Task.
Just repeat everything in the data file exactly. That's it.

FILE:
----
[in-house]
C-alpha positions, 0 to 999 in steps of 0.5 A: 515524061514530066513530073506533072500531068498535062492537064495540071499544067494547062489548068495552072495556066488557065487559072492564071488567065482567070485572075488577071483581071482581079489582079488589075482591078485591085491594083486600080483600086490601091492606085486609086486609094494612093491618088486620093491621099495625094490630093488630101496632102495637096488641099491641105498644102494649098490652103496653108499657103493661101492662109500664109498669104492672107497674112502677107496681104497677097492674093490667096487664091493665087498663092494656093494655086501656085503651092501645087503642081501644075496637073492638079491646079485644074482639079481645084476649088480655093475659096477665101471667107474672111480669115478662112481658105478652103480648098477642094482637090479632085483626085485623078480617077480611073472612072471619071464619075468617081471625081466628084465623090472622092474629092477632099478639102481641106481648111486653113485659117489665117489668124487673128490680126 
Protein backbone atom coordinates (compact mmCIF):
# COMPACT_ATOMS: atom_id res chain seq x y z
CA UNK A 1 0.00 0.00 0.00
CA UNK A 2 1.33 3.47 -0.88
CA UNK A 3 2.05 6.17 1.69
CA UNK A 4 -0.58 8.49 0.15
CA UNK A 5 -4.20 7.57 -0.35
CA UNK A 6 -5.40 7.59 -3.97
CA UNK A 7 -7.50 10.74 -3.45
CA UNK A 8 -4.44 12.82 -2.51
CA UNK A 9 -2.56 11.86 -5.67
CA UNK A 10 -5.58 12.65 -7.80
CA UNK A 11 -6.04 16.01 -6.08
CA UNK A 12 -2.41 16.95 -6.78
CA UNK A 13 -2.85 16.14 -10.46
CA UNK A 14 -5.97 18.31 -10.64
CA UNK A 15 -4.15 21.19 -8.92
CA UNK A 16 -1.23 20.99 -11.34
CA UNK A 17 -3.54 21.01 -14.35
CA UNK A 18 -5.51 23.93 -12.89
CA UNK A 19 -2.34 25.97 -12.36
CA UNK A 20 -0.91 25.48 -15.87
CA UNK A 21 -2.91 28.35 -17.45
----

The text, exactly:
[in-house]
C-alpha positions, 0 to 999 in steps of 0.5 A: 515524061514530066513530073506533072500531068498535062492537064495540071499544067494547062489548068495552072495556066488557065487559072492564071488567065482567070485572075488577071483581071482581079489582079488589075482591078485591085491594083486600080483600086490601091492606085486609086486609094494612093491618088486620093491621099495625094490630093488630101496632102495637096488641099491641105498644102494649098490652103496653108499657103493661101492662109500664109498669104492672107497674112502677107496681104497677097492674093490667096487664091493665087498663092494656093494655086501656085503651092501645087503642081501644075496637073492638079491646079485644074482639079481645084476649088480655093475659096477665101471667107474672111480669115478662112481658105478652103480648098477642094482637090479632085483626085485623078480617077480611073472612072471619071464619075468617081471625081466628084465623090472622092474629092477632099478639102481641106481648111486653113485659117489665117489668124487673128490680126 
Protein backbone atom coordinates (compact mmCIF):
# COMPACT_ATOMS: atom_id res chain seq x y z
CA UNK A 1 0.00 0.00 0.00
CA UNK A 2 1.33 3.47 -0.88
CA UNK A 3 2.05 6.17 1.69
CA UNK A 4 -0.58 8.49 0.15
CA UNK A 5 -4.20 7.57 -0.35
CA UNK A 6 -5.40 7.59 -3.97
CA UNK A 7 -7.50 10.74 -3.45
CA UNK A 8 -4.44 12.82 -2.51
CA UNK A 9 -2.56 11.86 -5.67
CA UNK A 10 -5.58 12.65 -7.80
CA UNK A 11 -6.04 16.01 -6.08
CA UNK A 12 -2.41 16.95 -6.78
CA UNK A 13 -2.85 16.14 -10.46
CA UNK A 14 -5.97 18.31 -10.64
CA UNK A 15 -4.15 21.19 -8.92
CA UNK A 16 -1.23 20.99 -11.34
CA UNK A 17 -3.54 21.01 -14.35
CA UNK A 18 -5.51 23.93 -12.89
CA UNK A 19 -2.34 25.97 -12.36
CA UNK A 20 -0.91 25.48 -15.87
CA UNK A 21 -2.91 28.35 -17.45